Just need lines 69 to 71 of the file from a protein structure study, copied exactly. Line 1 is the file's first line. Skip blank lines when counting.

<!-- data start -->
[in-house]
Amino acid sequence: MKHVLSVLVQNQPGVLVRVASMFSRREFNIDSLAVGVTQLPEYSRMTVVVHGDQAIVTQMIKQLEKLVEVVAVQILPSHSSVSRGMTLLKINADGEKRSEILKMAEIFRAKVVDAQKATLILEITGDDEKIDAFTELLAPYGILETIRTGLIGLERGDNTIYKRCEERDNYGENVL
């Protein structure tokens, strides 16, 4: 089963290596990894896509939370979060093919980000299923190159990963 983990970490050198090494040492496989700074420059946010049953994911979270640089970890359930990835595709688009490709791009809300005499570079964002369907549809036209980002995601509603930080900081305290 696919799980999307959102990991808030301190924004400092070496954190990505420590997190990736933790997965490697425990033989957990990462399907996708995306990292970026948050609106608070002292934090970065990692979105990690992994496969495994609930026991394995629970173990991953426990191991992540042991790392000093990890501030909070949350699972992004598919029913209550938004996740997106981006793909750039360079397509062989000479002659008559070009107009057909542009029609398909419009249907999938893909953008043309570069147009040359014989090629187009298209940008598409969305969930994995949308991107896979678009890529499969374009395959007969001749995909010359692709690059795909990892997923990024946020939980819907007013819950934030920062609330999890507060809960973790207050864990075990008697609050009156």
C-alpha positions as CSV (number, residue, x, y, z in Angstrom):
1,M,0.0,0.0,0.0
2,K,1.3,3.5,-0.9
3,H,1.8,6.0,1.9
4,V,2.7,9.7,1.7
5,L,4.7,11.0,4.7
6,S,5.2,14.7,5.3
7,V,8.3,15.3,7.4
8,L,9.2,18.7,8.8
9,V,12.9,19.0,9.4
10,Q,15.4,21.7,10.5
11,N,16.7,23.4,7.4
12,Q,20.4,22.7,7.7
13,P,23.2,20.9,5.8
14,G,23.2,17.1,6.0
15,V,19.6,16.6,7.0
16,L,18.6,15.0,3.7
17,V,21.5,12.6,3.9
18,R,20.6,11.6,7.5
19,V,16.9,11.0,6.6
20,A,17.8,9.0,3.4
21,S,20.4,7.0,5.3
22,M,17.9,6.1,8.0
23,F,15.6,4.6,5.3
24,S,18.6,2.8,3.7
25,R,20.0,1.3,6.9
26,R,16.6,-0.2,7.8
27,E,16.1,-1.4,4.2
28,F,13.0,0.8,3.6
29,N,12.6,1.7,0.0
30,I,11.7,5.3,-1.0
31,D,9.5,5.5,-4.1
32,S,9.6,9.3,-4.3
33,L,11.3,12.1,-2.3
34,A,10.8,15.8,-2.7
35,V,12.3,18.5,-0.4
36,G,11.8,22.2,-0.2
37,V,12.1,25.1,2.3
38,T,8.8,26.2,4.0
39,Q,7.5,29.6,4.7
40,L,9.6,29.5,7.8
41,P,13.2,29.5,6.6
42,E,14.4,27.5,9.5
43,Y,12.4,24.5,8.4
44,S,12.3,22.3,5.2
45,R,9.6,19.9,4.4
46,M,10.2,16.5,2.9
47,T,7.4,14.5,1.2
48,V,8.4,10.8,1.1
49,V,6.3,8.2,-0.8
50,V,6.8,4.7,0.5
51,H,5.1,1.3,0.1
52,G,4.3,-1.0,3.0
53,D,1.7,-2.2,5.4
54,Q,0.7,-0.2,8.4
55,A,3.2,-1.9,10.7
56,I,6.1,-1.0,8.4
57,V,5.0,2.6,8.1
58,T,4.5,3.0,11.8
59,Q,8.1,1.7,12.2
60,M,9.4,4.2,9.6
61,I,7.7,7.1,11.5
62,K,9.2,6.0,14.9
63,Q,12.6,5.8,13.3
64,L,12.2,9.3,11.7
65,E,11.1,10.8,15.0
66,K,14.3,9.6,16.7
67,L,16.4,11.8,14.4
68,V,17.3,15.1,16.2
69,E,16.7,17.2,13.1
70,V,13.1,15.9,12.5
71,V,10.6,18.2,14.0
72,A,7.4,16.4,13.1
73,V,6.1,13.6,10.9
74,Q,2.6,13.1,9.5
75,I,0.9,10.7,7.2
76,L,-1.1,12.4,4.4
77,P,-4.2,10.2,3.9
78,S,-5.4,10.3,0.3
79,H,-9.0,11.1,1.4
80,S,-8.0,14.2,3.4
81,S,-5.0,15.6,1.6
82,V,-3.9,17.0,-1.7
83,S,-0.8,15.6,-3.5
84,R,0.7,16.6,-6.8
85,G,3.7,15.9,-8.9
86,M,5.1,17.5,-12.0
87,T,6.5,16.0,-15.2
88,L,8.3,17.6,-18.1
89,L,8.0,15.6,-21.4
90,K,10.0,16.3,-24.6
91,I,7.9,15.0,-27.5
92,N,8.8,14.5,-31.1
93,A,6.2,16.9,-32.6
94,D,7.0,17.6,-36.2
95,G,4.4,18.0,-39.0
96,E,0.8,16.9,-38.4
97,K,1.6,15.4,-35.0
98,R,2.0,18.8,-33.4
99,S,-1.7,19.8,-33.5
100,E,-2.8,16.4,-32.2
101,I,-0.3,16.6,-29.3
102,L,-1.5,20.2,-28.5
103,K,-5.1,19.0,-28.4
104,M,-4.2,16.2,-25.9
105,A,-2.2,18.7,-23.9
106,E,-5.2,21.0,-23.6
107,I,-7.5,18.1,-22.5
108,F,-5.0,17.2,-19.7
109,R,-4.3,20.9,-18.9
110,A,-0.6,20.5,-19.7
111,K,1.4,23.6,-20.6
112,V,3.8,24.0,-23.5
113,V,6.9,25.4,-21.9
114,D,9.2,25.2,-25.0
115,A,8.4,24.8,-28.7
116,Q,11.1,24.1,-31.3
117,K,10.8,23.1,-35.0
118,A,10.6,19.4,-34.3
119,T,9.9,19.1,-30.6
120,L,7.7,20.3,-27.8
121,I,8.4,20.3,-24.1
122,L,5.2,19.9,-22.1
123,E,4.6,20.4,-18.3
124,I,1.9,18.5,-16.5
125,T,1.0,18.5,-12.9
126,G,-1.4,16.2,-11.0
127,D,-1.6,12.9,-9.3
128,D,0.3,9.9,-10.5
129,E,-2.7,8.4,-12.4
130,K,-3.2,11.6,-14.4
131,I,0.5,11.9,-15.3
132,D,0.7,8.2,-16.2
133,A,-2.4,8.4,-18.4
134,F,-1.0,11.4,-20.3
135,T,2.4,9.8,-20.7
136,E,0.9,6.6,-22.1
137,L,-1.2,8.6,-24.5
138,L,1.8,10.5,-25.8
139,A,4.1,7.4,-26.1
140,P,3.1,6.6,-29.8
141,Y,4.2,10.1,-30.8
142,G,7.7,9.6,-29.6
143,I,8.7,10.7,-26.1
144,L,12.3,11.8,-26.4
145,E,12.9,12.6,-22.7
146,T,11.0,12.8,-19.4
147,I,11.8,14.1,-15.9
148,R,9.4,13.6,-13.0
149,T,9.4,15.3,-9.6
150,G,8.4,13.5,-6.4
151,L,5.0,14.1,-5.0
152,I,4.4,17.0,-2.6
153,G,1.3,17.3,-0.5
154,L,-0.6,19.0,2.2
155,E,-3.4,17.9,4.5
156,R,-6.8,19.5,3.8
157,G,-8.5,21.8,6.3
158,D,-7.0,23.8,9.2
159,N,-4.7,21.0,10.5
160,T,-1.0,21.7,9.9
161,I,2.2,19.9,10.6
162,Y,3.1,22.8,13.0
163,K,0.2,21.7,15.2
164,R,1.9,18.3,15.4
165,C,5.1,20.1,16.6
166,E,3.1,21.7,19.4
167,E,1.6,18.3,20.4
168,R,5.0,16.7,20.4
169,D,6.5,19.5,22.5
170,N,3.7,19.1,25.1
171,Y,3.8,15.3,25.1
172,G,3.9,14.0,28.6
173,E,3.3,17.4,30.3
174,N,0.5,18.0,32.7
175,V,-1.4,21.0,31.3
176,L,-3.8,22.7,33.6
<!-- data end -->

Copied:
65,E,11.1,10.8,15.0
66,K,14.3,9.6,16.7
67,L,16.4,11.8,14.4